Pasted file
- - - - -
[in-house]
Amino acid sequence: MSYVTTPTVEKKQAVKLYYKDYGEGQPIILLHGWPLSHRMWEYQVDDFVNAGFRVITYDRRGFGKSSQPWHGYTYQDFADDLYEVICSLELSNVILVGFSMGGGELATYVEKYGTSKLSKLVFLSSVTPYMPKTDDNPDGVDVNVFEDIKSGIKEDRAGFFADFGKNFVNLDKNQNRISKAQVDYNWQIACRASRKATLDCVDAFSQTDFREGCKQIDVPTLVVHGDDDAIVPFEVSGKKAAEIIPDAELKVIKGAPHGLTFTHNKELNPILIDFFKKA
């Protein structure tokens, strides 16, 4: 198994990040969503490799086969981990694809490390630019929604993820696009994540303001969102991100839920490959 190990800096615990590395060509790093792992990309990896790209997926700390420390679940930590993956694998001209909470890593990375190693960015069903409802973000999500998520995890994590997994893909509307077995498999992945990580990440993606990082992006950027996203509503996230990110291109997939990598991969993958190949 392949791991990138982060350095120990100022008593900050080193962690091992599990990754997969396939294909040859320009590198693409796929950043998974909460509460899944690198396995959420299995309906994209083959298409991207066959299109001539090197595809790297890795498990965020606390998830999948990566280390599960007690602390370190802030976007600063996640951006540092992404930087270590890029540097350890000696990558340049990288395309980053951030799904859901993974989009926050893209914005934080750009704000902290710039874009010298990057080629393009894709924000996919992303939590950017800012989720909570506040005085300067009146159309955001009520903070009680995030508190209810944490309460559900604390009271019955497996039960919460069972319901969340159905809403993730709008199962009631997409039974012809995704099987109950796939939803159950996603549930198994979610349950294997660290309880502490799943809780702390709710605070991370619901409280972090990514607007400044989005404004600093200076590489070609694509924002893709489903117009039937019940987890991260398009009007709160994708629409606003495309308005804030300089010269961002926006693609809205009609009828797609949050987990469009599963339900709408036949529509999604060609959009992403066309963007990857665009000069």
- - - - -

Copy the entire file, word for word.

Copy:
[in-house]
Amino acid sequence: MSYVTTPTVEKKQAVKLYYKDYGEGQPIILLHGWPLSHRMWEYQVDDFVNAGFRVITYDRRGFGKSSQPWHGYTYQDFADDLYEVICSLELSNVILVGFSMGGGELATYVEKYGTSKLSKLVFLSSVTPYMPKTDDNPDGVDVNVFEDIKSGIKEDRAGFFADFGKNFVNLDKNQNRISKAQVDYNWQIACRASRKATLDCVDAFSQTDFREGCKQIDVPTLVVHGDDDAIVPFEVSGKKAAEIIPDAELKVIKGAPHGLTFTHNKELNPILIDFFKKA
């Protein structure tokens, strides 16, 4: 198994990040969503490799086969981990694809490390630019929604993820696009994540303001969102991100839920490959 190990800096615990590395060509790093792992990309990896790209997926700390420390679940930590993956694998001209909470890593990375190693960015069903409802973000999500998520995890994590997994893909509307077995498999992945990580990440993606990082992006950027996203509503996230990110291109997939990598991969993958190949 392949791991990138982060350095120990100022008593900050080193962690091992599990990754997969396939294909040859320009590198693409796929950043998974909460509460899944690198396995959420299995309906994209083959298409991207066959299109001539090197595809790297890795498990965020606390998830999948990566280390599960007690602390370190802030976007600063996640951006540092992404930087270590890029540097350890000696990558340049990288395309980053951030799904859901993974989009926050893209914005934080750009704000902290710039874009010298990057080629393009894709924000996919992303939590950017800012989720909570506040005085300067009146159309955001009520903070009680995030508190209810944490309460559900604390009271019955497996039960919460069972319901969340159905809403993730709008199962009631997409039974012809995704099987109950796939939803159950996603549930198994979610349950294997660290309880502490799943809780702390709710605070991370619901409280972090990514607007400044989005404004600093200076590489070609694509924002893709489903117009039937019940987890991260398009009007709160994708629409606003495309308005804030300089010269961002926006693609809205009609009828797609949050987990469009599963339900709408036949529509999604060609959009992403066309963007990857665009000069």